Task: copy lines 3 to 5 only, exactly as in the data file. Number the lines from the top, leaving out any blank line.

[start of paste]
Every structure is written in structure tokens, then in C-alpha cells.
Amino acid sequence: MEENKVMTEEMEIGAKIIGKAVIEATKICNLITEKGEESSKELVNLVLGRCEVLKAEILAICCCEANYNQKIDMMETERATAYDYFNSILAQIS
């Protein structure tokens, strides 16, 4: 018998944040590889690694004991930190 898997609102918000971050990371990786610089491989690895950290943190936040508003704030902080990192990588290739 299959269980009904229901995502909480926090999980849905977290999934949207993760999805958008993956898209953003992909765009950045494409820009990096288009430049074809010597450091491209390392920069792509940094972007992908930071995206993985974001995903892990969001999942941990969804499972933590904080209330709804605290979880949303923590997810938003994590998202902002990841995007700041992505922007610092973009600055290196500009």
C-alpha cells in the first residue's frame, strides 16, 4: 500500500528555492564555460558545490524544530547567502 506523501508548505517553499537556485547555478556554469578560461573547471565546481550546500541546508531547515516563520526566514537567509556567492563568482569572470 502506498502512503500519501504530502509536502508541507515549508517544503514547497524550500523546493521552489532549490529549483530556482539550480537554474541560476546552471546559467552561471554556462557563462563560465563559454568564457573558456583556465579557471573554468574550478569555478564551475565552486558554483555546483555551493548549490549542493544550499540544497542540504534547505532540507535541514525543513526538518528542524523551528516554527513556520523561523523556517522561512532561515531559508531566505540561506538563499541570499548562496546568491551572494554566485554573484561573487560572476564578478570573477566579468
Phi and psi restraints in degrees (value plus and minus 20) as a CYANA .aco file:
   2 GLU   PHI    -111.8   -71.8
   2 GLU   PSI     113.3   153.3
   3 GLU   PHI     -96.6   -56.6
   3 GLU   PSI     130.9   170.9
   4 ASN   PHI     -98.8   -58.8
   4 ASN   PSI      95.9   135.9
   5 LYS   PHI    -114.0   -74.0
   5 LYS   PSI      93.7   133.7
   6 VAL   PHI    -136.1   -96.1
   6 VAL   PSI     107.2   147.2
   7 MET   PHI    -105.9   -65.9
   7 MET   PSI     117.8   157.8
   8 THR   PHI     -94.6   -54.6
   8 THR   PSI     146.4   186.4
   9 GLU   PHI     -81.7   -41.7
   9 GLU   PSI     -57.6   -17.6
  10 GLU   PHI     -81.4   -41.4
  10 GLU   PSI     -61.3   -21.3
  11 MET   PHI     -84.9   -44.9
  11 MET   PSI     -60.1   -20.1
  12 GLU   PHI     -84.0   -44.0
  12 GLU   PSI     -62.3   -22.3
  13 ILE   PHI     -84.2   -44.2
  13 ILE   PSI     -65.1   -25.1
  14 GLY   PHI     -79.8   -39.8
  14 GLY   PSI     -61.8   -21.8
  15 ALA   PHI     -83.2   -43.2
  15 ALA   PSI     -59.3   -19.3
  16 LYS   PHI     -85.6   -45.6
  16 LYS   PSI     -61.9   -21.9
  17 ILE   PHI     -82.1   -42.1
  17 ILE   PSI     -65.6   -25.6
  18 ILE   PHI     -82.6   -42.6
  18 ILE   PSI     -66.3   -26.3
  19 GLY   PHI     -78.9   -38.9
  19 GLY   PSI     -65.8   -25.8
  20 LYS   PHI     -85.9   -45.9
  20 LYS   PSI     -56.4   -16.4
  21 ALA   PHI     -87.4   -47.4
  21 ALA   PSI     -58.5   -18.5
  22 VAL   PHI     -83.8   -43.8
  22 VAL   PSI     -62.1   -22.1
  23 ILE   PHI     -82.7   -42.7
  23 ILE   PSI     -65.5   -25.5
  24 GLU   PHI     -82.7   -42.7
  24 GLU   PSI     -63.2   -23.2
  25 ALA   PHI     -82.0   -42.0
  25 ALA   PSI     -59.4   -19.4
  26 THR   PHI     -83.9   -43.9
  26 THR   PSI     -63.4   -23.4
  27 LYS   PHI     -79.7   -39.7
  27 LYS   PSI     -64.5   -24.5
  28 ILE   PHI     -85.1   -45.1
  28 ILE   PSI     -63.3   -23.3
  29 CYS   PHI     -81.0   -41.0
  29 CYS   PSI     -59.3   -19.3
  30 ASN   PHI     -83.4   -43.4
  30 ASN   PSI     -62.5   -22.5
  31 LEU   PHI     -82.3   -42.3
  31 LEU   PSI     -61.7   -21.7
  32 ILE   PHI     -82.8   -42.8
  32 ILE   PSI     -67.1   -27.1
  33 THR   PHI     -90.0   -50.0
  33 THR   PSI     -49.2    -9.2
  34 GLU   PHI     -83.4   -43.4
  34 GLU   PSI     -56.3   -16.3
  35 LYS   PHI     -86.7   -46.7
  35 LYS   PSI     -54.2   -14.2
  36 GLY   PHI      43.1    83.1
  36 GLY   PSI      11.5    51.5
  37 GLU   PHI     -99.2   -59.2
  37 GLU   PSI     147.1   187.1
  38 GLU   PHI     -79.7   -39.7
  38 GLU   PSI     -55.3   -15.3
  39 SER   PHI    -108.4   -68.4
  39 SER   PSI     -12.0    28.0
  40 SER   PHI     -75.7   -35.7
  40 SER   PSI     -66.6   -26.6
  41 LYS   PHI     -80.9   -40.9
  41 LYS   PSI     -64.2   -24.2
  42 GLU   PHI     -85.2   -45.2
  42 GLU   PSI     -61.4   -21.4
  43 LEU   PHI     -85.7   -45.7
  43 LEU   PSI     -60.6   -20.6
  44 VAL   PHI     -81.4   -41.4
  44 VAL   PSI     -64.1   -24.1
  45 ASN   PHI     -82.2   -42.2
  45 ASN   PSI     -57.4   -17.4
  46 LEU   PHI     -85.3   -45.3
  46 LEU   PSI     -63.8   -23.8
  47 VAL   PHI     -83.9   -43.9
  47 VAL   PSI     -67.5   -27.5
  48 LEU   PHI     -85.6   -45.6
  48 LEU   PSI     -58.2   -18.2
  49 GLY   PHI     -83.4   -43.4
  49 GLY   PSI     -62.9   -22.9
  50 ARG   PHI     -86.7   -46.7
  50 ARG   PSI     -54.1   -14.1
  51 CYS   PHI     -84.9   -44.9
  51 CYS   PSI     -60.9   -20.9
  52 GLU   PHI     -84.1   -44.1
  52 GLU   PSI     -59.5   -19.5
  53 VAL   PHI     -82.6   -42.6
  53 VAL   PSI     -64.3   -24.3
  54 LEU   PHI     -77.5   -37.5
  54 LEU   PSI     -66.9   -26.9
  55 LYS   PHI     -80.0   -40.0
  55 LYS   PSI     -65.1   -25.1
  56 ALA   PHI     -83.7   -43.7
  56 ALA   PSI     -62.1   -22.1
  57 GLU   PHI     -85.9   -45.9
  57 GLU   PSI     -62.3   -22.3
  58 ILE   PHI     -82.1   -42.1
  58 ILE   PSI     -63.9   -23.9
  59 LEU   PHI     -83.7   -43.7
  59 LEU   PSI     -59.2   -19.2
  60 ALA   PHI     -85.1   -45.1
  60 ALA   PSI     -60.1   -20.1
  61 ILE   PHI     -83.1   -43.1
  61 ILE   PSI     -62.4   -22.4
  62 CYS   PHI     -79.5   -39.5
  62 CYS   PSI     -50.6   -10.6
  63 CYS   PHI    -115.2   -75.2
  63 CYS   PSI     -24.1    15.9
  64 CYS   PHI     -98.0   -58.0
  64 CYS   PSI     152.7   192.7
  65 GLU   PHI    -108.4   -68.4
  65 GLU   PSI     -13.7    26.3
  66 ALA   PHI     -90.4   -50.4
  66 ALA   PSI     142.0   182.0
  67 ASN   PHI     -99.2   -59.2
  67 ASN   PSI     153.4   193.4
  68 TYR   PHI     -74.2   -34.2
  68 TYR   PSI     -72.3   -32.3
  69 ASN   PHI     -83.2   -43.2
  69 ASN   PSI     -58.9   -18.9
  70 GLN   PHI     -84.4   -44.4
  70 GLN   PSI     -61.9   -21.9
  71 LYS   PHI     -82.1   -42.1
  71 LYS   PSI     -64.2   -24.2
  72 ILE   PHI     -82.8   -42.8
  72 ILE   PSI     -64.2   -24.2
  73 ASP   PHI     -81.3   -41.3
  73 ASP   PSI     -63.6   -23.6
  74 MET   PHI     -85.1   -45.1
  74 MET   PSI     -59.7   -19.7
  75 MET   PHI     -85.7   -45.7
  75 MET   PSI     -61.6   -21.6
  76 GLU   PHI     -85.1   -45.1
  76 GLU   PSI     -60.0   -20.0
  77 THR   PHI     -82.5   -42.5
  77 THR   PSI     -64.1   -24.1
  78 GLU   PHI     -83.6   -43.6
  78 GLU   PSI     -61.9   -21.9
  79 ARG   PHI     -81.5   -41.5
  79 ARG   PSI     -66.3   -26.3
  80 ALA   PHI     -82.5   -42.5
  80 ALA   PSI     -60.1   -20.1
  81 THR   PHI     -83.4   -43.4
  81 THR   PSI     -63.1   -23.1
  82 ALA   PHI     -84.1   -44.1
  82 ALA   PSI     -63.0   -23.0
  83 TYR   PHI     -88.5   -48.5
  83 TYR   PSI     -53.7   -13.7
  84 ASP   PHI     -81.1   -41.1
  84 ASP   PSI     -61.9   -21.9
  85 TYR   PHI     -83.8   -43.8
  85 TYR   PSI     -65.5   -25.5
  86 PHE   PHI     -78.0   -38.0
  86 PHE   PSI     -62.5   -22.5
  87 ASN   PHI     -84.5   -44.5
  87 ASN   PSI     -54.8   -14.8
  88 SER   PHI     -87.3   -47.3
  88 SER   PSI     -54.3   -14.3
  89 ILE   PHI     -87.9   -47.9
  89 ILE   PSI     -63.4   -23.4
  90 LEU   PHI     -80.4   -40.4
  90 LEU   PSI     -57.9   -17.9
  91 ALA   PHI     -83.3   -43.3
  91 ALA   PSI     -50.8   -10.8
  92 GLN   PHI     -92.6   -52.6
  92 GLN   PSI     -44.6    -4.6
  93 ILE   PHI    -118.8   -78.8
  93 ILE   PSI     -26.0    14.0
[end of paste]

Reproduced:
């Protein structure tokens, strides 16, 4: 018998944040590889690694004991930190 898997609102918000971050990371990786610089491989690895950290943190936040508003704030902080990192990588290739 299959269980009904229901995502909480926090999980849905977290999934949207993760999805958008993956898209953003992909765009950045494409820009990096288009430049074809010597450091491209390392920069792509940094972007992908930071995206993985974001995903892990969001999942941990969804499972933590904080209330709804605290979880949303923590997810938003994590998202902002990841995007700041992505922007610092973009600055290196500009």
C-alpha cells in the first residue's frame, strides 16, 4: 500500500528555492564555460558545490524544530547567502 506523501508548505517553499537556485547555478556554469578560461573547471565546481550546500541546508531547515516563520526566514537567509556567492563568482569572470 502506498502512503500519501504530502509536502508541507515549508517544503514547497524550500523546493521552489532549490529549483530556482539550480537554474541560476546552471546559467552561471554556462557563462563560465563559454568564457573558456583556465579557471573554468574550478569555478564551475565552486558554483555546483555551493548549490549542493544550499540544497542540504534547505532540507535541514525543513526538518528542524523551528516554527513556520523561523523556517522561512532561515531559508531566505540561506538563499541570499548562496546568491551572494554566485554573484561573487560572476564578478570573477566579468
Phi and psi restraints in degrees (value plus and minus 20) as a CYANA .aco file: